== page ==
Universal credit: Immigration and residence conditions
From 1 July 2021 new rules affect who can claim universal credit.
This page includes the main conditions for British, EU and non-EU citizens.
Who can get universal credit
Universal credit is a benefit for working age people who have a low income or no money coming in at all. It includes a housing element to help with rent.
You can usually claim benefits in the UK if you have:
British or Irish citizenship
indefinite leave to remain (ILR)
refugee status or humanitarian protection
settled status under the EU settlement scheme
pre-settled status and you meet extra conditions
British and Irish citizens
You can get universal credit if you are habitually resident in the UK.
Irish citizens have the right to live in the UK without restrictions and do not need settled status under the EU settlement scheme to claim benefits.
Settled status or indefinite leave to remain
You can usually get universal credit if you have either:
settled status under the EU settlement scheme
indefinite leave to remain (ILR) in the UK
You must be habitually resident.
If you have ILR because a relative sponsored you to come and live in the UK in the last 5 years, you can only get benefits if your relative has died.
Habitual residence: what is it?
You must be living in the Common Travel Area - the UK, Republic of Ireland, Channel Islands or Isle of Man - for the foreseeable future.
If you've lived outside UK recently
You usually count as habitually resident within 3 months of arriving back in the UK if you're British, Irish, have settled status or ILR.
Sometimes you can qualify as soon as you arrive. For example, if:
you've been living in Ireland, the Channel Islands or Isle of Man
you were previously resident and have returned to resettle
you've been deported or removed from another country
You have to wait at least 5 weeks for your first payment.
If you've returned to the UK, you can show an intention to resettle by looking for work, arranging school places and registering with a GP.
Extra conditions if you have pre-settled status
You have to meet extra conditions to get universal credit if you have pre-settled status under the EU settlement scheme.
You need to show you're in one of the following situations when you claim universal credit.
Working or self employed
You can qualify if you've earned at least £797 a month before tax for the last 3 months.
You can also qualify if you earn less than this or your income changes. For example, if:
you work part time hours
you're on a zero hours contract
The DWP looks at the number of hours you work and how much you earn to decide if you have worker or self employed status under EU law.
Looking for work
You can usually claim universal credit if you lose your job or become unemployed in the UK.
You should register with Jobcentre Plus and start looking for work as soon as you can even if you don't need to claim benefits immediately.
Pregnant or recently given birth
You can usually qualify for universal credit if you're on maternity leave from your job or self employment and on a low income.
You may also qualify if you have to give up your job or looking for work in the late stages of pregnancy.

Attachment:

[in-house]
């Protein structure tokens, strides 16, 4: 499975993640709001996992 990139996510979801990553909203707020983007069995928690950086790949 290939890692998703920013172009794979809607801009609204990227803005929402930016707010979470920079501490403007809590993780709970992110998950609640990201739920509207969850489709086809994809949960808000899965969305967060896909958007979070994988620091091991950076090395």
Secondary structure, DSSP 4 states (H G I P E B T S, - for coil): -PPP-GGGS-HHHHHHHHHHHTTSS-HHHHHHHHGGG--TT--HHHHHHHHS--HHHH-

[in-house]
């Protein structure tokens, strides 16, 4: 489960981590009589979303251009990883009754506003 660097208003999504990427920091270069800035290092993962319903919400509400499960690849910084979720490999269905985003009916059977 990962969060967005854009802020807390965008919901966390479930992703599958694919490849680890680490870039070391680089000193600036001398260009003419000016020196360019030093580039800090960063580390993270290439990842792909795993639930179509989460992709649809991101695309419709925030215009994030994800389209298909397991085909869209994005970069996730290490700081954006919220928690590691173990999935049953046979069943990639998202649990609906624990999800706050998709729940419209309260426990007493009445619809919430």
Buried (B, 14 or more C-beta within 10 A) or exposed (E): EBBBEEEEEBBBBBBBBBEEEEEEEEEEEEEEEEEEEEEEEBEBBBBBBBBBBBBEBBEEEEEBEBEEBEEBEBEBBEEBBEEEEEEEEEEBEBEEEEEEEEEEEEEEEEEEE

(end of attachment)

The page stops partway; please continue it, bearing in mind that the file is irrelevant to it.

You won't have to meet work search and availability conditions for around 3 months before or 9 months after the birth.
You must intend to return to work or looking for work within 41 weeks of your baby being born to get universal credit.
Can't work because of ill health
You usually qualify if you've worked in the UK but can't work at the moment because of illness or an accident.
This could include a longer term health condition or disability, but you may need to show that you're likely to be able to work again in the foreseeable future.
Children in school
You might be able to claim universal credit if a child who lives with you is at school in the UK.
Your child must have lived in the UK while you or their other parent was an EU worker. You don't need to be working now.
If your application to the EU settlement scheme is still being processed
You may still be able to claim universal credit at the moment if you can show you:
were legally resident in the UK by 31 December 2020
applied to the EU settlement scheme by 30 June 2021
You will need to show that you meet one of the extra pre-settled status conditions unless you can show that you've lived here legally and continuously for at least 5 years.
You can usually claim universal credit if you're granted:
discretionary leave with recourse to public funds
If you apply to extend your leave before it expires, you continue to qualify until the Home Office makes a decision.
If you're seeking asylum
You can't get universal credit while the Home Office looks at your asylum claim.
You can apply for asylum support if you're homeless or have no money.
You can claim universal credit if you're habitually resident and have right of abode.
Many other long term residents from the Commonwealth also have the right to live, work and claim benefits in UK.
Other people with recourse to public funds
'Recourse to public funds' means you can get help with benefits and housing in the UK.
Your leave to enter or remain in the UK must allow you to have 'recourse to public funds'.
For example, if you have exceptional leave under the 'destitute domestic violence concession'.
If you're on a spouse or partner visa
You can't claim universal credit if you're on a spouse or partner visa because your partner is expected to support you financially for your first 5 years in the UK.
Need immigration advice?
Get advice before claiming benefits if you're not sure of your status.
You may have 'no recourse to public funds'. This means you can't claim universal credit and it could affect your residence rights if you try to apply.
Shelter can't provide immigration advice.
Information in other languages for EU citizens
Find information in other languages from these charities:
Last updated: 1 December 2021